Paul Gillis and Werner Drewes offer alternate points of view
The term "painter's painter" is bandied about quite a bit — I use it myself from time to time — and we all know what it means: an artist who may not be appreciated by the public but has earned the respect of other artists, the highest form of flattery in the art world. Paul Gillis is absolutely an artist's artist. I know this because over the years, all of the people who have mentioned his name to me have been artists. When I related this to Simon Zalkind, the curator of an unusual exhibit focusing on Gillis, he agreed, and went even further in proving my point by revealing that most of the people who collect the artist's work and who loaned pieces to the exhibit are artists themselves.
The show, at the Singer Gallery of the Mizel Arts and Culture Center, is titled Paul Gillis: Curiouser: A Dozen Years of Painting. Gillis has been painting a lot longer than the last twelve years — more like over thirty years — but Zalkind felt he needed to limit his selections in some way. Gillis is tremendously prolific, and there were literally hundreds of pieces for Zalkind to pick from to come up with this striking show.
Gillis was born in 1941 in Buenos Aires, the child of Protestant missionaries. At the age of six, his family moved to Los Angeles, where he grew up. After a hitch in the U. S. Air Force, he attended several colleges before landing at the University of Colorado at Boulder. There he studied with artists as diverse as James Johnson, Joe Clower and George Woodman, and the influence of the latter two can still be seen in his work — Clower on the strange forms Gillis employs, and Woodman in the application of paint with hard margins between the colors and with the perfectly blended shades applied in beautiful flat coats.
Gillis often begins a painting by imagining a character in a given situation, and he analogizes this to the process a novelist might go through. He continuously thinks of new characters and rethinks the ones he's already developed. The settings, meanwhile, have their own distinct character, often referring simultaneously to the prehistoric world and to some far-off future. Gillis explains that this is meant to convey the idea that what's happening now has happened in the past and will happen again.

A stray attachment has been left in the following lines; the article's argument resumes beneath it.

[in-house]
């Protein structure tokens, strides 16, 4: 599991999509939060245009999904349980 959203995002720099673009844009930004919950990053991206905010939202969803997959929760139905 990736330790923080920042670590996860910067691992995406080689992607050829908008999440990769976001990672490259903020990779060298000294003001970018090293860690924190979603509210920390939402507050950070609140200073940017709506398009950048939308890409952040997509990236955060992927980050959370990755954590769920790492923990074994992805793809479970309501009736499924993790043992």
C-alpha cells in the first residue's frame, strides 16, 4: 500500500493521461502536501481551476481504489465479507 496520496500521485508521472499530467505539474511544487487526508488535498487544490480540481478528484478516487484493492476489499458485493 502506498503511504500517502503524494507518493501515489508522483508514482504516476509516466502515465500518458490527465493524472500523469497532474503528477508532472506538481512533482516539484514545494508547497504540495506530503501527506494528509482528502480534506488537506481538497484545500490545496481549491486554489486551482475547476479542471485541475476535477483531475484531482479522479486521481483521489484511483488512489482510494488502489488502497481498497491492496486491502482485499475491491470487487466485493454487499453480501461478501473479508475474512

Some of the forms refer to fantastic animals, others to ghosts or spirits. Probably the most striking of these forms are the robotic figures. One that Gillis uses repeatedly is an anthropomorphic machine with the head of a camera (possibly an autobiographical figure, since Gillis works as a photographer). This camera robot is mostly black, something Gillis says was inspired by a painting of the martyrdom of Saint Lawrence, who was burned to death on a metal grill. Gillis liked the way the dark figure of the burnt body of Saint Lawrence stood out against the painting's ground of flames, and so has employed the similar device of the black camera robot appearing in diverse settings.
To some extent, every artist has an idiosyncratic viewpoint, but Gillis underscores this quality by creating odd, imaginary settings populated by odd, imaginary entities too bizarre to be called figures. Together they create enigmatic pseudo-narratives. Gillis claims he doesn't have a specific meaning in mind when he paints the strange scenes, asking viewers to create this aspect of his work by making up their own stories. I'm not sure I fully believe Gillis about this, however. In fact, I think the paintings are all part of some master plot laying out an epic story about the past and the future. But one thing's for sure: Even if there is a pre-existing narrative, Gillis doesn't want us to know what it is.